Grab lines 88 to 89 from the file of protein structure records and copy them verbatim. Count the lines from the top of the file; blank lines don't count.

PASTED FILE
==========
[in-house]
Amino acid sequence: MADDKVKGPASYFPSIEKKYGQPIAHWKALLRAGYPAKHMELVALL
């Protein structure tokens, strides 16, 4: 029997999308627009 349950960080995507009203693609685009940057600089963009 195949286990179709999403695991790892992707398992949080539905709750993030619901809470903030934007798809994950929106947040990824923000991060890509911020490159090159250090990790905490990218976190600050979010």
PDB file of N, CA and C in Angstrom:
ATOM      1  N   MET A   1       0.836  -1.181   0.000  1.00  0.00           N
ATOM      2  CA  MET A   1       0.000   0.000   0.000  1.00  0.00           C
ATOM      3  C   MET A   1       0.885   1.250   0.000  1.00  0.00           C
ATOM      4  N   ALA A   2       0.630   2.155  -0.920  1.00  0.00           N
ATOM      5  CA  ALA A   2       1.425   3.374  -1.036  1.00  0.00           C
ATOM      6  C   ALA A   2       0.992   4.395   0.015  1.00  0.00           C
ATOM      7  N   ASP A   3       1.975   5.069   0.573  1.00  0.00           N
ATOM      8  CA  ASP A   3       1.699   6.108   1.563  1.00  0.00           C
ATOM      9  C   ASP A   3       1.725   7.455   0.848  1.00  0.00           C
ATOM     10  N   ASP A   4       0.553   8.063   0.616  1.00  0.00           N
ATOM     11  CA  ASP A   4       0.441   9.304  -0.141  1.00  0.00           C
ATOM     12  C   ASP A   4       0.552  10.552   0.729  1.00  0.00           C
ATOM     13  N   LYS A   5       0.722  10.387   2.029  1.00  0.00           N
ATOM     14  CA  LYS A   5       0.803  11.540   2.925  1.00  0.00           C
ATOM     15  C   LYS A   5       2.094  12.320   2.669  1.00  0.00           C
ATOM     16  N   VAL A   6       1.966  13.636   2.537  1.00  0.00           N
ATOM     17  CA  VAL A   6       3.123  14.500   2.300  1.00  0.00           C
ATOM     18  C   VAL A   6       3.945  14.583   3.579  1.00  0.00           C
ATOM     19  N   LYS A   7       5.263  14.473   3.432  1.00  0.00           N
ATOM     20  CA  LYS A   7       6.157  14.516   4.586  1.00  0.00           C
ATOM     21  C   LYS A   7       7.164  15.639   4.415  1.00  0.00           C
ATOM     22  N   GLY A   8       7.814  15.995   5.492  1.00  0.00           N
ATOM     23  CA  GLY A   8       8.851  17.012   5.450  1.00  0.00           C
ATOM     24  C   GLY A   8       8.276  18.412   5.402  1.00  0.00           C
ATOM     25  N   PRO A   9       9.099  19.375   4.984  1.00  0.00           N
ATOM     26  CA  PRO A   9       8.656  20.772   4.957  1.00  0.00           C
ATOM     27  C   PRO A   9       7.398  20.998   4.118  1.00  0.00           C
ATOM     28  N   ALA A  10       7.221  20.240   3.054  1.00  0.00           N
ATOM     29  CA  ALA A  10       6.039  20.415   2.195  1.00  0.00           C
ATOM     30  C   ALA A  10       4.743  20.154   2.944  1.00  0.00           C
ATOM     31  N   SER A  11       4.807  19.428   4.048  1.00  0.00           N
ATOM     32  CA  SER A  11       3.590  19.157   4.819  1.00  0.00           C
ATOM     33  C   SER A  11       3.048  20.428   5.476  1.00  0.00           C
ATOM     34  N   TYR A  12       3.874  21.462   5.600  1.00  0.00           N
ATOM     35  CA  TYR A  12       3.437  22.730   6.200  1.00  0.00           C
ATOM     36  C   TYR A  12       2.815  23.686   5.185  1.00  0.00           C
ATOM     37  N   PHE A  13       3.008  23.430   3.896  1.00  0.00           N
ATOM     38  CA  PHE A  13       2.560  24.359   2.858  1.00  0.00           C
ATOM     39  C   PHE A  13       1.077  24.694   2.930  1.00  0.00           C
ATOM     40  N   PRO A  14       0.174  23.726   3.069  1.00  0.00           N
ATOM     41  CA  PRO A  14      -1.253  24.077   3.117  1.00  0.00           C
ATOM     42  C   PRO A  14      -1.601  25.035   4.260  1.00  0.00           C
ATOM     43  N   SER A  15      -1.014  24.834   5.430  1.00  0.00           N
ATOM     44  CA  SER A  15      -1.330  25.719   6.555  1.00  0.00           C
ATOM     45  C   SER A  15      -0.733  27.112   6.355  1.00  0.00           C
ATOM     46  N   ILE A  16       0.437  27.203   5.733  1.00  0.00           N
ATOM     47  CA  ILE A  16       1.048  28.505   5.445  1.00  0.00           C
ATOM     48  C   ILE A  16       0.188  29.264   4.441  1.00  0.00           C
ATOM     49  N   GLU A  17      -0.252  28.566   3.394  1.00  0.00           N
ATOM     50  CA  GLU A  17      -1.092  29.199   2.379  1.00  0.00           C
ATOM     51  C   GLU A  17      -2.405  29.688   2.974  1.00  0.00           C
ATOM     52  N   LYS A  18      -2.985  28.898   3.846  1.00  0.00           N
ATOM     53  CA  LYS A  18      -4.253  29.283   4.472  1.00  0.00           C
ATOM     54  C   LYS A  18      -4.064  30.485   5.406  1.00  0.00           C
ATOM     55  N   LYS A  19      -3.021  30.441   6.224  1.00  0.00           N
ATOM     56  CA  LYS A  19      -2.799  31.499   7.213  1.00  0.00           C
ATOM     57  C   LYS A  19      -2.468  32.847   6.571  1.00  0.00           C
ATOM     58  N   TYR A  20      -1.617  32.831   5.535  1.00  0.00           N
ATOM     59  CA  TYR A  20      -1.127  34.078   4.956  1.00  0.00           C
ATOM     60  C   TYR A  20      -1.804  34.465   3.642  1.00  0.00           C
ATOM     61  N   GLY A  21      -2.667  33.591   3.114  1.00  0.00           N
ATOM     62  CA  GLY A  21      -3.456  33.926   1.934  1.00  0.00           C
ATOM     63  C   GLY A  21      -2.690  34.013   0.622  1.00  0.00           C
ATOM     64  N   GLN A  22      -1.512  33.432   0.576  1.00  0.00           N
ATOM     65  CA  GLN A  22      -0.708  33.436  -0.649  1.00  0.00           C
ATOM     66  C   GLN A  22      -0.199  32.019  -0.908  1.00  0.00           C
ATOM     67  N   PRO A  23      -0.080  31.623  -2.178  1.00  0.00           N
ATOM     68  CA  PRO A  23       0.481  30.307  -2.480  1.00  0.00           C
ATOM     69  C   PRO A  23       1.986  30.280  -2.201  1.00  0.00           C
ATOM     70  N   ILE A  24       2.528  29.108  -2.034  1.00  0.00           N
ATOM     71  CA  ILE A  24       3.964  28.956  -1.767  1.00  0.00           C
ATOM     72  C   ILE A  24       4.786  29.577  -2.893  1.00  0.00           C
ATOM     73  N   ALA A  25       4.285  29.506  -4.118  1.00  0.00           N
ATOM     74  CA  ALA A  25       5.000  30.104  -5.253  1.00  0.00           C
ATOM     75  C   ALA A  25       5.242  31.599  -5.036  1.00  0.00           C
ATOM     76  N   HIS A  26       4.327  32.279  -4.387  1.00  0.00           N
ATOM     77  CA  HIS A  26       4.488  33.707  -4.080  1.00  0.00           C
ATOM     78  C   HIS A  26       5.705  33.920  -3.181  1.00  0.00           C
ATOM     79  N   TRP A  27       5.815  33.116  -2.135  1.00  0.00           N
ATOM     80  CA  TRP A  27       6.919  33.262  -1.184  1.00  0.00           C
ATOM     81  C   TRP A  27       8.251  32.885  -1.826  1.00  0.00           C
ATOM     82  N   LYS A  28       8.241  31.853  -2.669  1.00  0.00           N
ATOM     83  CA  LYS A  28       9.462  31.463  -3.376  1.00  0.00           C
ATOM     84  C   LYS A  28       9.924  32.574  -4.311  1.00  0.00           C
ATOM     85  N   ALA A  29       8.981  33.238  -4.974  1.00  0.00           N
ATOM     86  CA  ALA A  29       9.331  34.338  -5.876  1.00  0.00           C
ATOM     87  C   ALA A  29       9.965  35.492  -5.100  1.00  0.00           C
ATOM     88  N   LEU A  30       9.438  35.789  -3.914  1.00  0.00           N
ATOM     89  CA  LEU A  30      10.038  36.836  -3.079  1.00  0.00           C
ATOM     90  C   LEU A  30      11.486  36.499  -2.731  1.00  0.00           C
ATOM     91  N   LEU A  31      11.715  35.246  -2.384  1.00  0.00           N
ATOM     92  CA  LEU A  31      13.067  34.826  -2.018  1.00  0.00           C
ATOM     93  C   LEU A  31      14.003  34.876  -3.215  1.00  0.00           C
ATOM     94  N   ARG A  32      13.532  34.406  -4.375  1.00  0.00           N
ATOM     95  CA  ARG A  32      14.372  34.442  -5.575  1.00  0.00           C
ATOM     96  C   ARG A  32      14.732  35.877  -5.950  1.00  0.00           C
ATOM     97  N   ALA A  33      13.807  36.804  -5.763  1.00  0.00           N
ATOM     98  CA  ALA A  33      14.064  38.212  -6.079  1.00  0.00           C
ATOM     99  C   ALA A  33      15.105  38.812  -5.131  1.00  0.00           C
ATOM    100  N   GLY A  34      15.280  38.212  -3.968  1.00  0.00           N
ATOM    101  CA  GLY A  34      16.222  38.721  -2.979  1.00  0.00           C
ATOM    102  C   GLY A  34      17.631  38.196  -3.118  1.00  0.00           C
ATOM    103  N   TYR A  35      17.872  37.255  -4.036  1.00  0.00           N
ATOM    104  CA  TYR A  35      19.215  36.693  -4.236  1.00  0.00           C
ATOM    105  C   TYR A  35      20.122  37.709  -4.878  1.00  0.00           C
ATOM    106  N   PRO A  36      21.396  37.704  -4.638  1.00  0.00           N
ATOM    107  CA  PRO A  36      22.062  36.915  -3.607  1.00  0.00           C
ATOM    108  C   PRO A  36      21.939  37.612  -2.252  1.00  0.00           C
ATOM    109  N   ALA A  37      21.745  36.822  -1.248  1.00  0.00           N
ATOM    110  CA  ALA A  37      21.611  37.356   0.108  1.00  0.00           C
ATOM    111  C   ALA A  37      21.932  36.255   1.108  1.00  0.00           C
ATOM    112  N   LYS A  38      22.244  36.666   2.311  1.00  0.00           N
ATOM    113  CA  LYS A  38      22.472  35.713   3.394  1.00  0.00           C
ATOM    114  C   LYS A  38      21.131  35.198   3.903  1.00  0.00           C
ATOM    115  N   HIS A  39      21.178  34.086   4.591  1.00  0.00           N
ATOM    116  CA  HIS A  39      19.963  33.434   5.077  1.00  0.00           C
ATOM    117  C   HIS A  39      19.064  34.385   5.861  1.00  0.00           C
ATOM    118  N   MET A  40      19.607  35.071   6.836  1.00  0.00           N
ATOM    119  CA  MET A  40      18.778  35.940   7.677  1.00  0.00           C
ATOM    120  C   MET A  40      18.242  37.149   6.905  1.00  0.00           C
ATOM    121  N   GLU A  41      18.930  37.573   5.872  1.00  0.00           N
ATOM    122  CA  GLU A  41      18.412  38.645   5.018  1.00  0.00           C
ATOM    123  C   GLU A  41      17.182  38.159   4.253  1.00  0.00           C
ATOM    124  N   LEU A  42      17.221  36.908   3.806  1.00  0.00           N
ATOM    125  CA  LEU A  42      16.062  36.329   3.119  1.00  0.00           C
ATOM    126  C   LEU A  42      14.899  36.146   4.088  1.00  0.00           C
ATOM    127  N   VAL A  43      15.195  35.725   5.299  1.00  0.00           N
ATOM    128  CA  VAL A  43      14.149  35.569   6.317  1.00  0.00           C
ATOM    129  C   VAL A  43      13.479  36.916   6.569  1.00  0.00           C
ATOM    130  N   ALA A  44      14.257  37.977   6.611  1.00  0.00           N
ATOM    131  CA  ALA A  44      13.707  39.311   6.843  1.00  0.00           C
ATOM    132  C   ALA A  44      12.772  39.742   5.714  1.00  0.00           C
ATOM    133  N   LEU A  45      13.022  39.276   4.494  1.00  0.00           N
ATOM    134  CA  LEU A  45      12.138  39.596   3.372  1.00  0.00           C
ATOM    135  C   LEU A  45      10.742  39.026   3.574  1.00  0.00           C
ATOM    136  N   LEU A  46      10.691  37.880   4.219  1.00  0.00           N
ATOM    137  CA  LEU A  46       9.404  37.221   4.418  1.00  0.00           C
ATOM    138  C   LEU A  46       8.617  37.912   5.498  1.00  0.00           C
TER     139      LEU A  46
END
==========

ATOM     84  C   LYS A  28       9.924  32.574  -4.311  1.00  0.00           C
ATOM     85  N   ALA A  29       8.981  33.238  -4.974  1.00  0.00           N